November 2018

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TruthTalks on Preaching – The church Jesus would attend series

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In this audio post I go through some of the finer points on the article I posted last week which can be found HERE. Do download or subscribe to the podcast HERE or from www.truthistheword.com if you enjoy it and would like to be kept up to date with these podcasts 🙂

Next week I will be publishing a sermon “God, the Rock” which I delivered recently and then the TruthTalks team  will be on sabbatical until the 22nd of January 2019. Click on the play button to listen now.

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Biblical Preaching: The church Jesus would attend series

Top image what church preachFor many centuries, preaching has been an important element in church life. Visitors often rate a local church in terms of its music, friendliness, and preaching. But, in what way does preaching relate to the sensed presence of God in a service?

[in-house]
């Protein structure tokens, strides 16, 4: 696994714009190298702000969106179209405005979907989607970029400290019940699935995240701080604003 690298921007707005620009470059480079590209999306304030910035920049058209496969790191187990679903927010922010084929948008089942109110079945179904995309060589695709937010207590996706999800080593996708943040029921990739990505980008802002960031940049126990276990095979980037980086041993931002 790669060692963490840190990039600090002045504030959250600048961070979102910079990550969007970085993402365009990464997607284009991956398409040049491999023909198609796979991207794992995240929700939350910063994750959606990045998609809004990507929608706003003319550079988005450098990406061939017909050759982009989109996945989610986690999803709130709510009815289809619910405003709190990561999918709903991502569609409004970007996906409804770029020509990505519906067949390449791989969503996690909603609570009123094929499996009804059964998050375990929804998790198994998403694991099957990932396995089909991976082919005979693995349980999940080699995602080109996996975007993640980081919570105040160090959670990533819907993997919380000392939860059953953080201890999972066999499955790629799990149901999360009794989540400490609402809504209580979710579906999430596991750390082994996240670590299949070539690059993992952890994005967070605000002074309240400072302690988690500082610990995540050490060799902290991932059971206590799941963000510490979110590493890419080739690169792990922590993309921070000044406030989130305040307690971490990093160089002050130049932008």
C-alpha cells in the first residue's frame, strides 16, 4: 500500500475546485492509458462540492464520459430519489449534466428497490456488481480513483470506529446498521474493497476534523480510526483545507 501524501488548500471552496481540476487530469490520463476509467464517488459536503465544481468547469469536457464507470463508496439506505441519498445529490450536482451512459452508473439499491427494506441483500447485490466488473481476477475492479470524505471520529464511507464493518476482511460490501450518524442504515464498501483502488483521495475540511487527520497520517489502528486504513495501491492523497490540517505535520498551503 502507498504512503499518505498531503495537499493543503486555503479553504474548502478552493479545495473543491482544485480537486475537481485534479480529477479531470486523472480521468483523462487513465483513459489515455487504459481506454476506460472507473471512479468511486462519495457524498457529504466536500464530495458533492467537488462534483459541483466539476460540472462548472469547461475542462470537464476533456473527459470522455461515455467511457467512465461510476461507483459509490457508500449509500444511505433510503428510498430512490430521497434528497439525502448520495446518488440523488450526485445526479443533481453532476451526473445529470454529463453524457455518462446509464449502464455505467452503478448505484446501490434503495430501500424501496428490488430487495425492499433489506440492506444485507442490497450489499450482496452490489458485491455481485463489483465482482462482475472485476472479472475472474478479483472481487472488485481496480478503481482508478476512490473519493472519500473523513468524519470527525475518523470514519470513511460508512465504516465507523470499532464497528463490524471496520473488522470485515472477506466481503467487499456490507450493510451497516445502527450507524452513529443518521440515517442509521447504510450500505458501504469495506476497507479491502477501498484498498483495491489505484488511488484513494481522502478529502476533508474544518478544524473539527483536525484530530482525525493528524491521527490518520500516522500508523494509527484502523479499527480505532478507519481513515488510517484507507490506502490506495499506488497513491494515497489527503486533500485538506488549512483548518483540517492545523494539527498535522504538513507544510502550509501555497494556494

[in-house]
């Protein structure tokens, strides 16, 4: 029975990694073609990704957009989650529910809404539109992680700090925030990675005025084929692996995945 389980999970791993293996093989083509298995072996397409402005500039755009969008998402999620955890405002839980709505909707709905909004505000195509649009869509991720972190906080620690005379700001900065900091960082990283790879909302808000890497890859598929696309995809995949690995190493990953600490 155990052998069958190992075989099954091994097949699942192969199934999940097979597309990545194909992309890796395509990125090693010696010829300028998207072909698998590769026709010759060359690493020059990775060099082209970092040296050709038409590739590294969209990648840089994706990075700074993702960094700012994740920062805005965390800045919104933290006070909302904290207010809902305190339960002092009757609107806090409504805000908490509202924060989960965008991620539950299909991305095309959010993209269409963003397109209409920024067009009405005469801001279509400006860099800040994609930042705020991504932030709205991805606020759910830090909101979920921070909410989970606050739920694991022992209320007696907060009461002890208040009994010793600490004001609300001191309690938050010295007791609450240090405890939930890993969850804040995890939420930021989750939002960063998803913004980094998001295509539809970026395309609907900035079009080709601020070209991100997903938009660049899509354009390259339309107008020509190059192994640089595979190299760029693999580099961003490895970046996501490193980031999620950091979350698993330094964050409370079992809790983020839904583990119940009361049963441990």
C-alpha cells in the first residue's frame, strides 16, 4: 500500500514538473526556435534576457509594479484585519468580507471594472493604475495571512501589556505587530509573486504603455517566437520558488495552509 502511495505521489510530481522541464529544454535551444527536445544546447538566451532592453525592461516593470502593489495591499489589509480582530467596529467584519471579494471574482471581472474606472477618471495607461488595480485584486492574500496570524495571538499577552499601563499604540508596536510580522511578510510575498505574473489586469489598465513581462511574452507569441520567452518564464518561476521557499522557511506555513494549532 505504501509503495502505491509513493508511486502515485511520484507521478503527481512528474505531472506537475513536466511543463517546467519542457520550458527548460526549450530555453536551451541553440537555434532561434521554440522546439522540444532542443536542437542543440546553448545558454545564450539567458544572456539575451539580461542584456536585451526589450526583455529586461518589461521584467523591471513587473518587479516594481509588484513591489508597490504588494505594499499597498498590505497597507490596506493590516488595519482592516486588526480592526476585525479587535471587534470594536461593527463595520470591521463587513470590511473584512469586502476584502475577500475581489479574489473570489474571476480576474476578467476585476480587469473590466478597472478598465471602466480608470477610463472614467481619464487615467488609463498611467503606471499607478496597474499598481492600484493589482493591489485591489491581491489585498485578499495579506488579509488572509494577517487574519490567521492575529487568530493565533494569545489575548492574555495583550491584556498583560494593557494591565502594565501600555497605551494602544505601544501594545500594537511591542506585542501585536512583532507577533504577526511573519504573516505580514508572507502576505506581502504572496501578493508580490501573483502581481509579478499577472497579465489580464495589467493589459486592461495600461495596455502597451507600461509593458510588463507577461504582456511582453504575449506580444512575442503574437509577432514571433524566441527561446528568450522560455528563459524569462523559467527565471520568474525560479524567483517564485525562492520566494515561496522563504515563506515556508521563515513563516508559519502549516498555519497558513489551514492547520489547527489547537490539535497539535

In this series, ‘the church Jesus would attend’, I am developing nine key criteria, and the third of these is what I have called ‘serious attention to biblical preaching’. I don’t intend discussing the differences between teaching and preaching or the superiority of expository over topical preaching. Rather, I want to explore the connection between preaching and the presence of God.

I have long defined preaching as ‘the proclamation of the Word of God with power’, but the most succinct definition of biblical preaching that I have found is, ‘preaching that is true to the Word of God’. The Word of God is central to both formulations, so I need to explain what I understand by this term.